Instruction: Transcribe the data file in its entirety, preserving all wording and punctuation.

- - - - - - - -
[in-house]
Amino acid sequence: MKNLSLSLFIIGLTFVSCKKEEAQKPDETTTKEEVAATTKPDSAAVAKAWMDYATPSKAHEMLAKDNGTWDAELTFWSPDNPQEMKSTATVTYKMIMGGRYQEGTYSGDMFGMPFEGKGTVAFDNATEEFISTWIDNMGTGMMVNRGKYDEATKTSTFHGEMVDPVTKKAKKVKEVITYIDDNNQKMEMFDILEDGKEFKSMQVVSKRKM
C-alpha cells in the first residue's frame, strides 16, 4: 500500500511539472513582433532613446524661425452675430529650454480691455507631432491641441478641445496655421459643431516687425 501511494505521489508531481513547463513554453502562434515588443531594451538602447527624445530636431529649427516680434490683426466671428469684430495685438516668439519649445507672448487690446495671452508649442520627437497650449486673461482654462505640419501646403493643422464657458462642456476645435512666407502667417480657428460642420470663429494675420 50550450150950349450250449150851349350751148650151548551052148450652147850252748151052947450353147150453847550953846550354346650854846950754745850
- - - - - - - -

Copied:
[in-house]
Amino acid sequence: MKNLSLSLFIIGLTFVSCKKEEAQKPDETTTKEEVAATTKPDSAAVAKAWMDYATPSKAHEMLAKDNGTWDAELTFWSPDNPQEMKSTATVTYKMIMGGRYQEGTYSGDMFGMPFEGKGTVAFDNATEEFISTWIDNMGTGMMVNRGKYDEATKTSTFHGEMVDPVTKKAKKVKEVITYIDDNNQKMEMFDILEDGKEFKSMQVVSKRKM
C-alpha cells in the first residue's frame, strides 16, 4: 500500500511539472513582433532613446524661425452675430529650454480691455507631432491641441478641445496655421459643431516687425 501511494505521489508531481513547463513554453502562434515588443531594451538602447527624445530636431529649427516680434490683426466671428469684430495685438516668439519649445507672448487690446495671452508649442520627437497650449486673461482654462505640419501646403493643422464657458462642456476645435512666407502667417480657428460642420470663429494675420 50550450150950349450250449150851349350751148650151548551052148450652147850252748151052947450353147150453847550953846550354346650854846950754745850